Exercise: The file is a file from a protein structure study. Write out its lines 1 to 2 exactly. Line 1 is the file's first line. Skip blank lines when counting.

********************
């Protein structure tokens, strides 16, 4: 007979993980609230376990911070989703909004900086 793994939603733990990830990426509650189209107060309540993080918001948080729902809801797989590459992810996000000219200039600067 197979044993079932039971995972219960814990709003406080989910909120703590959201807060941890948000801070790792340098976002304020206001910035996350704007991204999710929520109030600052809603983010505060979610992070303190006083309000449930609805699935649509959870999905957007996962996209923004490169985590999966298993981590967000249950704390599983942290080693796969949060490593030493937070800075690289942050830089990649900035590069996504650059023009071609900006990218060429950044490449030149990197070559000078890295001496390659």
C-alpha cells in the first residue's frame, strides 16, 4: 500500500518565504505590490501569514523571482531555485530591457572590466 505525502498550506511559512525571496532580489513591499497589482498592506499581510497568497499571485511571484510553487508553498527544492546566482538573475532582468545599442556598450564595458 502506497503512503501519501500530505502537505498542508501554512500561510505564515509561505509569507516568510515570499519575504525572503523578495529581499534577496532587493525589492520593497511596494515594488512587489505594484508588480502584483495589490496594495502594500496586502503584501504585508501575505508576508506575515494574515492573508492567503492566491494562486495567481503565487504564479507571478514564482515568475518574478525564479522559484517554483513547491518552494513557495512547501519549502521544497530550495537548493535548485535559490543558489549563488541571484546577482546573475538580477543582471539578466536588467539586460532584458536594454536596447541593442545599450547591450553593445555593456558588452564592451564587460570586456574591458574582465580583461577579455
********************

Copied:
């Protein structure tokens, strides 16, 4: 007979993980609230376990911070989703909004900086 793994939603733990990830990426509650189209107060309540993080918001948080729902809801797989590459992810996000000219200039600067 197979044993079932039971995972219960814990709003406080989910909120703590959201807060941890948000801070790792340098976002304020206001910035996350704007991204999710929520109030600052809603983010505060979610992070303190006083309000449930609805699935649509959870999905957007996962996209923004490169985590999966298993981590967000249950704390599983942290080693796969949060490593030493937070800075690289942050830089990649900035590069996504650059023009071609900006990218060429950044490449030149990197070559000078890295001496390659």
C-alpha cells in the first residue's frame, strides 16, 4: 500500500518565504505590490501569514523571482531555485530591457572590466 505525502498550506511559512525571496532580489513591499497589482498592506499581510497568497499571485511571484510553487508553498527544492546566482538573475532582468545599442556598450564595458 502506497503512503501519501500530505502537505498542508501554512500561510505564515509561505509569507516568510515570499519575504525572503523578495529581499534577496532587493525589492520593497511596494515594488512587489505594484508588480502584483495589490496594495502594500496586502503584501504585508501575505508576508506575515494574515492573508492567503492566491494562486495567481503565487504564479507571478514564482515568475518574478525564479522559484517554483513547491518552494513557495512547501519549502521544497530550495537548493535548485535559490543558489549563488541571484546577482546573475538580477543582471539578466536588467539586460532584458536594454536596447541593442545599450547591450553593445555593456558588452564592451564587460570586456574591458574582465580583461577579455